Cyber cold war: Espionage and warfare
Cyber cold war: Espionage and warfare

Mitigating new threats

Further, while a number of experts consider Stuxnet a form of cyber war due to its destructive capacity, the cold war part of the Stuxnet attack began with reconnaissance and information gathering. Harry Sverdlove (left), chief technology officer of Bit9, a Waltham, Mass.-based company that offers advanced threat protection, points to the Duqu malware and the Flame virus to emphasize how intelligence gathering is most often used for cyber espionage purposes. Sverdlove was able to track pieces of Flame dating back to last October and realized it included components that predate Stuxnet. 

Military data, patents, new paint formulas, negotiations contracts for the international Olympic committee – Sverdlove's research team has tracked a lot of this type of data leakage back to China, where the theft of IP is a common part of doing business. 

And, while breaches threaten companies and result in unwelcome expenses, sorting out how to mitigate the challenge is still a work in progress. “Espionage – or the act of spying to gather others' intellectual property – is not illegal under international law, although it violates a host of domestic laws,” Robert Clark, operational attorney for U.S. Army Cyber Command, told the crowd at the Black Hat conference in July.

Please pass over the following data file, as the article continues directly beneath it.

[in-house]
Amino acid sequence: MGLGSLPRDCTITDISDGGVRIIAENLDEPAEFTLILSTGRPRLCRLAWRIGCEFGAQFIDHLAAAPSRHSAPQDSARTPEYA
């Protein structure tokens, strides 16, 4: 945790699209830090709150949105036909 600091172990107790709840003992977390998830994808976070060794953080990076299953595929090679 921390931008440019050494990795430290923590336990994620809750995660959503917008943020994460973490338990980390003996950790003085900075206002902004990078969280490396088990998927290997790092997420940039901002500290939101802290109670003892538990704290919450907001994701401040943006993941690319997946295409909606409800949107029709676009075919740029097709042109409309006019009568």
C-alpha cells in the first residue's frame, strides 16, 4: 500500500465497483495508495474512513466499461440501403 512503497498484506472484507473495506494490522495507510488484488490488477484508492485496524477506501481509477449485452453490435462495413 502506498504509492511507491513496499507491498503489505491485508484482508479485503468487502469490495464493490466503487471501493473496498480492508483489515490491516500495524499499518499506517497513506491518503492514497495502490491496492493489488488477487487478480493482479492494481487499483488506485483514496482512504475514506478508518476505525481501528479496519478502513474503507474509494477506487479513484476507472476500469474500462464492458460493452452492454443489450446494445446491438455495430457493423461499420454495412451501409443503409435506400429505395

It may not be illegal by international standards, but espionage is expensive. According to a legal review of trade secret theft in the United States published in the Gonzaga Law Review in 2010, theft of trade secrets costs U.S. companies as much as $300 billion per year.

Unfortunately, domestic law is not so easy on those taking action against cyber cold war actors. “Say you're a systems administrator and at 2 a.m. your IPS goes off,” Clark says. “An examination reveals large volumes of intellectual property data transferring out to an FTP server. So to save your job, you VPN from your home computer to the FTP server, elevate privileges and remove the files. You've just violated several counts of the Computer Fraud and Abuse Act.

Even tracking back an IP address can violate domestic espionage laws, as well as laws of armed conflict, he adds, citing the National Defense Authorization Act of 2011, which advocates using all means necessary to follow the law of armed conflict to prevent escalation to cyber war.